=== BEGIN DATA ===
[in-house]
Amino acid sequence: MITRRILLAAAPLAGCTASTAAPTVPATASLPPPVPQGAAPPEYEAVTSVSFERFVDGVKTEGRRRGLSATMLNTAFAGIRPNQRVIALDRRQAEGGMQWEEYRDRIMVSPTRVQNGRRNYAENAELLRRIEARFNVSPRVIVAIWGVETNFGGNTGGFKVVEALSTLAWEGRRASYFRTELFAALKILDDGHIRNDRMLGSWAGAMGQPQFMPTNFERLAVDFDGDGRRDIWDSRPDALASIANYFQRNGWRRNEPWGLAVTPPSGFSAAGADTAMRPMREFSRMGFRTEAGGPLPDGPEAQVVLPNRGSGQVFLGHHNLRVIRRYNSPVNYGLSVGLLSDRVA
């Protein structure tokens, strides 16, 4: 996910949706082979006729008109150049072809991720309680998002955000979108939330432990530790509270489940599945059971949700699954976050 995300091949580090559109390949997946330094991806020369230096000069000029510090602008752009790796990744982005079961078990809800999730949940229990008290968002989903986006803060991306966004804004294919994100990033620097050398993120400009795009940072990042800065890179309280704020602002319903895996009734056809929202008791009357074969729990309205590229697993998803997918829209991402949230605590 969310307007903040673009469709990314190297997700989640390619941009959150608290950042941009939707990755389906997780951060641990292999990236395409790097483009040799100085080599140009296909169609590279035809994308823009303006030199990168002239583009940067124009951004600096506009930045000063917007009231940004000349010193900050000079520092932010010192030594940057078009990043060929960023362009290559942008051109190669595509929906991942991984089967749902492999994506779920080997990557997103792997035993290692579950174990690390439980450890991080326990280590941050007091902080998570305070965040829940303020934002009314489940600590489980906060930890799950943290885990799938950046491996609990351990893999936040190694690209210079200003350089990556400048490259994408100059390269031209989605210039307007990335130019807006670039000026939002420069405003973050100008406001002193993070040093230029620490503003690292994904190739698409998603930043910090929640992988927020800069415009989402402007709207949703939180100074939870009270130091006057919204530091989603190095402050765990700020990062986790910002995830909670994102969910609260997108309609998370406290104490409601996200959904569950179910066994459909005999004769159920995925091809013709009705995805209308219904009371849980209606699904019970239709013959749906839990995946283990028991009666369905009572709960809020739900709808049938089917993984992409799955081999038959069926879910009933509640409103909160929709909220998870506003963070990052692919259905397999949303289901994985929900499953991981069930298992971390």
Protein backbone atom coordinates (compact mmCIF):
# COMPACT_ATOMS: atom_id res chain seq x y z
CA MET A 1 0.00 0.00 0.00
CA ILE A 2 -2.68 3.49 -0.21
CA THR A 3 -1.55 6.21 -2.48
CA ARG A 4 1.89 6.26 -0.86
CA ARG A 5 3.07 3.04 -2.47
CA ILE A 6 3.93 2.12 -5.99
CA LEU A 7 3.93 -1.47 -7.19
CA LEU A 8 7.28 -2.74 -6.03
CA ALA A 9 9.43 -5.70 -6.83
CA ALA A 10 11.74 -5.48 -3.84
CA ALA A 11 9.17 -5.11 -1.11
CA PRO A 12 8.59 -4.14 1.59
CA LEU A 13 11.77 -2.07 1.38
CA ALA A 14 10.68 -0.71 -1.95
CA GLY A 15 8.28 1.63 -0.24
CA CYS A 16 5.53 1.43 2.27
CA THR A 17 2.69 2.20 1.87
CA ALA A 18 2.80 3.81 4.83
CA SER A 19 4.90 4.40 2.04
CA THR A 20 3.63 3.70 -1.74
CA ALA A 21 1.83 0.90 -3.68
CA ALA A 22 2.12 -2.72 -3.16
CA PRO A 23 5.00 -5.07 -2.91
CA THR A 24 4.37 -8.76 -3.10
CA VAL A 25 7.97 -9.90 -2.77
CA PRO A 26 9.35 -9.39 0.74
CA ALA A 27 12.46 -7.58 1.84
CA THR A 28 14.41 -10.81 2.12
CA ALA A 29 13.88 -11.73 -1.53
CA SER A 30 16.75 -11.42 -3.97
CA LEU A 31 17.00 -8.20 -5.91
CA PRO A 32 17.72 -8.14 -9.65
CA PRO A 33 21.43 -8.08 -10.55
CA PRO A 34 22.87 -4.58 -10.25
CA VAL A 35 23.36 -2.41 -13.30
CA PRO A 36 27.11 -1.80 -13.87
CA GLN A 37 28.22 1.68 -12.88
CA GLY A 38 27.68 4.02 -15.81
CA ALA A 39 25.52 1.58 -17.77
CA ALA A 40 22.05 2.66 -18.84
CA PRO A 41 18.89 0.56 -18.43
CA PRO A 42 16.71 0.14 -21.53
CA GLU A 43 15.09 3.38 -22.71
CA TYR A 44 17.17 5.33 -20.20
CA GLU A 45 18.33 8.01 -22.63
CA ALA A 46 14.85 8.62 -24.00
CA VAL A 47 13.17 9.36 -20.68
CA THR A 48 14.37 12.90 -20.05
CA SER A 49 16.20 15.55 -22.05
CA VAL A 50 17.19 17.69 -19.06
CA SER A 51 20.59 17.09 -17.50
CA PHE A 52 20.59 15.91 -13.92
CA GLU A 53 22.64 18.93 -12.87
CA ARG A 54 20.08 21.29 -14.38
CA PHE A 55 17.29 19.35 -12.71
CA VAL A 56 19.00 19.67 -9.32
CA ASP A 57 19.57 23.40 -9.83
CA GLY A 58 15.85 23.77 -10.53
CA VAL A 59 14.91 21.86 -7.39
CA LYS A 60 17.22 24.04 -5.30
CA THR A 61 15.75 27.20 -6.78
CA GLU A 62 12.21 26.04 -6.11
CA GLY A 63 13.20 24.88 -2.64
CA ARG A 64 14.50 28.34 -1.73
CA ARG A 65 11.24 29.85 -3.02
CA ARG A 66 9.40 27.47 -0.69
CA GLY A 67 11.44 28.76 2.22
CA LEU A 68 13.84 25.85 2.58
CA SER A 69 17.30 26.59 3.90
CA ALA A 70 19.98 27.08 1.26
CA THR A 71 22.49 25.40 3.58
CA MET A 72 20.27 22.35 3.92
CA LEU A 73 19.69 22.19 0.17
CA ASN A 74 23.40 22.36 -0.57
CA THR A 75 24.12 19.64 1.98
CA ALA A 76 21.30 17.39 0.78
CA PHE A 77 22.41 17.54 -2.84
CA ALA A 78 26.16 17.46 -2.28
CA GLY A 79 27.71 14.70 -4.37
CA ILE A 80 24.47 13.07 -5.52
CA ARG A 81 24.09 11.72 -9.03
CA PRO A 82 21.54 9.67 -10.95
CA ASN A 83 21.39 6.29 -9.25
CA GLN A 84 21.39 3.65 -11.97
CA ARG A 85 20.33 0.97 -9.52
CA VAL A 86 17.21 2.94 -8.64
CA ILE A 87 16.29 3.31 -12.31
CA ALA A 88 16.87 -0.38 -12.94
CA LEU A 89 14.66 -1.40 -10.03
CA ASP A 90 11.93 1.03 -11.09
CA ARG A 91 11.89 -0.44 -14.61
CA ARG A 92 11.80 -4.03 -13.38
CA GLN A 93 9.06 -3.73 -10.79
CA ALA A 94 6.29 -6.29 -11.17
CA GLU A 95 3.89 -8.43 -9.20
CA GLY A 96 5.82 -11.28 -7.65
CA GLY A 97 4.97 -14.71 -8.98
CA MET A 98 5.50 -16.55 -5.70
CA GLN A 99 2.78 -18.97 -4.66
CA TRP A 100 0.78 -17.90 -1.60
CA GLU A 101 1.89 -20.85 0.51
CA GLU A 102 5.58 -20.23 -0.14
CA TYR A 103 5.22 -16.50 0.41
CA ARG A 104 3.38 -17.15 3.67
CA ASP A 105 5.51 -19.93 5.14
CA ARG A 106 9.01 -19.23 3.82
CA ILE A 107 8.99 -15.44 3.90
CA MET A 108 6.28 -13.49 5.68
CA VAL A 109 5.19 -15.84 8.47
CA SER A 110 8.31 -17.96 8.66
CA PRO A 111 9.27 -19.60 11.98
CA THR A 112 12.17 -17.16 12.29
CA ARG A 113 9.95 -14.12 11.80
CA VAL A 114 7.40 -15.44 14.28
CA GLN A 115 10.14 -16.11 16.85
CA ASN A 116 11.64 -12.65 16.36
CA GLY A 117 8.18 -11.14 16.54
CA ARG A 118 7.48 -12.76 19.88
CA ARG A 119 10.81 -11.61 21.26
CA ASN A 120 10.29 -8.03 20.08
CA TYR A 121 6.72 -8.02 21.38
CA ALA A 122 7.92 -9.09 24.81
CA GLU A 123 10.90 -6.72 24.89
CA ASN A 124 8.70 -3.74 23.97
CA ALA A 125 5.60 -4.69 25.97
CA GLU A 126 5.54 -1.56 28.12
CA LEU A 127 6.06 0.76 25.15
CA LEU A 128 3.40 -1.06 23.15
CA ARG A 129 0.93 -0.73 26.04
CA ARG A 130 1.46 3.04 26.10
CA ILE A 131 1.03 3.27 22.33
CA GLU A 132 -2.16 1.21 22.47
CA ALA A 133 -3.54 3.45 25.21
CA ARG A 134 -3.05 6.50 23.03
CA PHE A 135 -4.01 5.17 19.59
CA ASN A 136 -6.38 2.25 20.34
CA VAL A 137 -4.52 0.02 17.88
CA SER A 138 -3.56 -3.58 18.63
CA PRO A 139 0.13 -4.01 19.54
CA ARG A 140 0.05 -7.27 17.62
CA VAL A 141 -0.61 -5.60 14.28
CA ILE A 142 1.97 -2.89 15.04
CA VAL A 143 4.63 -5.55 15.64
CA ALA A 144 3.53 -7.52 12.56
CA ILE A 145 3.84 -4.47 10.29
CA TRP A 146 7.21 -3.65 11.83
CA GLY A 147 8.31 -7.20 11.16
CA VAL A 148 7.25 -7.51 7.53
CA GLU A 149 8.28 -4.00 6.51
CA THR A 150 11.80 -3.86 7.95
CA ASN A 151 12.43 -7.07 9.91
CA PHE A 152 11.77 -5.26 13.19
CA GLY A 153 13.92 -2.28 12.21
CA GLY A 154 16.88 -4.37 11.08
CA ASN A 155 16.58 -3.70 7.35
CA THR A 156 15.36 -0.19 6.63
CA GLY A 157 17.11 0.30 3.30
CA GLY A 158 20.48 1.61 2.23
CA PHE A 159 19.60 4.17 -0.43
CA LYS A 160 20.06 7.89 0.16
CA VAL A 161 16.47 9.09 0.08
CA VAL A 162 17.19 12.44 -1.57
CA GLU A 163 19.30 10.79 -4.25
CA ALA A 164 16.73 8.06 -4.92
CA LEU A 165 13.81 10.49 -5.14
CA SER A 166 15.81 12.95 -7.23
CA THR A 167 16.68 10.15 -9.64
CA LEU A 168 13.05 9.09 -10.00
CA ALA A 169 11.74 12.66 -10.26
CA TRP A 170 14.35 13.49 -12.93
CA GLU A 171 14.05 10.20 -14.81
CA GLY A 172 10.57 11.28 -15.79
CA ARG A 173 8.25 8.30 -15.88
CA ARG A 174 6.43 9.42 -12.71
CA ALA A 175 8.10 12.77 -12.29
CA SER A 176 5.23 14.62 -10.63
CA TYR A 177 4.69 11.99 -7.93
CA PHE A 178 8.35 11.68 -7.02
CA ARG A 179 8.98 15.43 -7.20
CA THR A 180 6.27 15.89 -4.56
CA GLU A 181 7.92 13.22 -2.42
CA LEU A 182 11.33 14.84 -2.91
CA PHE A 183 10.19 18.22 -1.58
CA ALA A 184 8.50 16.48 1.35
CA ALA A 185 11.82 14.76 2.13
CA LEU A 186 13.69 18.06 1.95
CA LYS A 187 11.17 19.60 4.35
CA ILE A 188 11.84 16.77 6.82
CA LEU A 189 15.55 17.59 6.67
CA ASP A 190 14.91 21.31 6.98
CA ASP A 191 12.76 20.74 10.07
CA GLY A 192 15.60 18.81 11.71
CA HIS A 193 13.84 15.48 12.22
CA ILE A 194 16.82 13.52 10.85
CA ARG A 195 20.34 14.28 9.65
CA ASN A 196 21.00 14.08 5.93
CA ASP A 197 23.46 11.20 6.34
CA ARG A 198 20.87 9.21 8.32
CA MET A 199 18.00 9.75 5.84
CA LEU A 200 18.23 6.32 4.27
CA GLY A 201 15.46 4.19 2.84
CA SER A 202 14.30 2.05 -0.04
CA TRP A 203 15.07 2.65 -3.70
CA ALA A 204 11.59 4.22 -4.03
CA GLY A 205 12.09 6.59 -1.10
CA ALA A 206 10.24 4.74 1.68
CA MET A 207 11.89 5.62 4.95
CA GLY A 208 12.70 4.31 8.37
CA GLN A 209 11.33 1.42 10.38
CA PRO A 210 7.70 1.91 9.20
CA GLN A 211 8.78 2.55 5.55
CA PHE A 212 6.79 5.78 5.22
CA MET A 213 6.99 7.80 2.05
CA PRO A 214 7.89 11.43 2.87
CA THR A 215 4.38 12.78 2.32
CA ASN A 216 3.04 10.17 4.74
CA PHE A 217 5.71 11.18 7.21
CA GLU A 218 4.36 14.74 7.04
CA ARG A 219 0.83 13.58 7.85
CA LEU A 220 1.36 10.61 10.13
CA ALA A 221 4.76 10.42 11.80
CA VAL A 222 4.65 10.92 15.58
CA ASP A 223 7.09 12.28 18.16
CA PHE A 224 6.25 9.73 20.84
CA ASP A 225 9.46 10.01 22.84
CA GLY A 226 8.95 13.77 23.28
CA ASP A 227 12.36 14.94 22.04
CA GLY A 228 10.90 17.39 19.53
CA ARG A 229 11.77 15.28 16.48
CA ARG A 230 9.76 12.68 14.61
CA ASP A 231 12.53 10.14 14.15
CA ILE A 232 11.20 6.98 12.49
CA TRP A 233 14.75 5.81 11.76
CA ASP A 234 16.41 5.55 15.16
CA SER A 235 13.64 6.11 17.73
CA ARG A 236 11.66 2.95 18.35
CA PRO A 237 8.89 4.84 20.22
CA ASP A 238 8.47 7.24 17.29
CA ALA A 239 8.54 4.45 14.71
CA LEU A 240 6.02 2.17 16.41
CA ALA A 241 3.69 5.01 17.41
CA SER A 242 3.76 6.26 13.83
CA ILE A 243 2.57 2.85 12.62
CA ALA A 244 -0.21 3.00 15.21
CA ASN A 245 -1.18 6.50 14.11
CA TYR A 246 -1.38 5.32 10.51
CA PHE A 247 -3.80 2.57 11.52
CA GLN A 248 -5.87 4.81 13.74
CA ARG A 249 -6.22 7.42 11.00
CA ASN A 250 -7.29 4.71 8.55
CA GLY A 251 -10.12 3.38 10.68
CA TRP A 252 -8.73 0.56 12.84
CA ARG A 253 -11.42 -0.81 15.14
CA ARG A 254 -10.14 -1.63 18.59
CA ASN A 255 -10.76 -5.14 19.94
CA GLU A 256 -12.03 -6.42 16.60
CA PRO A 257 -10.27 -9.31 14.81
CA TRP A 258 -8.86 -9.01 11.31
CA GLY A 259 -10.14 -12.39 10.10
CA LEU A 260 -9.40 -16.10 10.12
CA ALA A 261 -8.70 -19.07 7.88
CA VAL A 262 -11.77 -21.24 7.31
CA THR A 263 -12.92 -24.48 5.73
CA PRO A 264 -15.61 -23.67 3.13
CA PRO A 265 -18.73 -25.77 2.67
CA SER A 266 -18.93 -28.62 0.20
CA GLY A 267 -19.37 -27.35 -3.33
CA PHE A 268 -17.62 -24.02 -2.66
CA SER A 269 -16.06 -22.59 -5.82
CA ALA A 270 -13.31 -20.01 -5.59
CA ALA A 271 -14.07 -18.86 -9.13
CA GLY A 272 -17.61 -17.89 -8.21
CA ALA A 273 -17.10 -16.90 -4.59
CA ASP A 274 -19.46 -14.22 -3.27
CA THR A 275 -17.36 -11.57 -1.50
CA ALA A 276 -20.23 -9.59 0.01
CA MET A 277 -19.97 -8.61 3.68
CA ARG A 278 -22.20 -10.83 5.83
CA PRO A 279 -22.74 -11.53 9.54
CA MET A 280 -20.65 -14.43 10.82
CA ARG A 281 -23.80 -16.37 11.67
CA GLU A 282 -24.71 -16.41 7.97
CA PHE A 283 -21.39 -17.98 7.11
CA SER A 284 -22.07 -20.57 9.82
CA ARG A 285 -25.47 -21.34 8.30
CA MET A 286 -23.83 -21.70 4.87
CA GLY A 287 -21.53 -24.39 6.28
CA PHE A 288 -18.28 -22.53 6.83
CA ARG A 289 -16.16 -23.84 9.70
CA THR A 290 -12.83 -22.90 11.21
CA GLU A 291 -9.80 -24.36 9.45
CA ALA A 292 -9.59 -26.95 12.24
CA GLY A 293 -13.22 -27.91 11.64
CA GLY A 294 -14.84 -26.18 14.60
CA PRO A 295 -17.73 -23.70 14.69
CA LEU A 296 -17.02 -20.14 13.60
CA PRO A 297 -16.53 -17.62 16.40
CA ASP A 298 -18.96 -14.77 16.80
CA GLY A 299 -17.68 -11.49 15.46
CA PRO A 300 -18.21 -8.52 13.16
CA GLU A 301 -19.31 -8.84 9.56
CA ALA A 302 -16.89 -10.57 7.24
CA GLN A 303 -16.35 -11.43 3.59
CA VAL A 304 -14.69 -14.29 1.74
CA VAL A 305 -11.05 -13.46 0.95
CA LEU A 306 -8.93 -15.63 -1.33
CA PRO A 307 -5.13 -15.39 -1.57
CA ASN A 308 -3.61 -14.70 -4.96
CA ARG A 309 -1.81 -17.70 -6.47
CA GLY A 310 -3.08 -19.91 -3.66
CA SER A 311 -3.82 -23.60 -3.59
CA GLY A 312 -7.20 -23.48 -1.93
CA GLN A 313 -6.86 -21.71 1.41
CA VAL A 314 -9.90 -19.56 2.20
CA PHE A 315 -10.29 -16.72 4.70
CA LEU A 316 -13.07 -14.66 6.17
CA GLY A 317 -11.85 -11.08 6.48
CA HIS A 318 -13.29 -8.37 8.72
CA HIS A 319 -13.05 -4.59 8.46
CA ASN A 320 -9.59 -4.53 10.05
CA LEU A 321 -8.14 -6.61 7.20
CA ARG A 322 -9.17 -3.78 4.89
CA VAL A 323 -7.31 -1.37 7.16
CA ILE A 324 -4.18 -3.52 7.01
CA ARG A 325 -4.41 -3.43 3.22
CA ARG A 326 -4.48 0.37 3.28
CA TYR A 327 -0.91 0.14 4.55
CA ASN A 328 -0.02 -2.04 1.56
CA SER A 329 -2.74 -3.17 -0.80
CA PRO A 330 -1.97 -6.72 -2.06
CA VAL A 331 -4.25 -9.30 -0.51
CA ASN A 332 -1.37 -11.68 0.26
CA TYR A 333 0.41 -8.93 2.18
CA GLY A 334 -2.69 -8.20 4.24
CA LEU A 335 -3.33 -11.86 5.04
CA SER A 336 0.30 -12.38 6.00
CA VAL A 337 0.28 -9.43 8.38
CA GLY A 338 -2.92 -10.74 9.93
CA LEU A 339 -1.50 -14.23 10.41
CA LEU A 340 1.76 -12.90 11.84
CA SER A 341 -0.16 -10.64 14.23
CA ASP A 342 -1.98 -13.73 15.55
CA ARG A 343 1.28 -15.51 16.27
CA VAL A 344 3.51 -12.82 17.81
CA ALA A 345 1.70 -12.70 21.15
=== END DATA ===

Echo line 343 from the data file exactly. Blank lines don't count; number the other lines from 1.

CA GLY A 338 -2.92 -10.74 9.93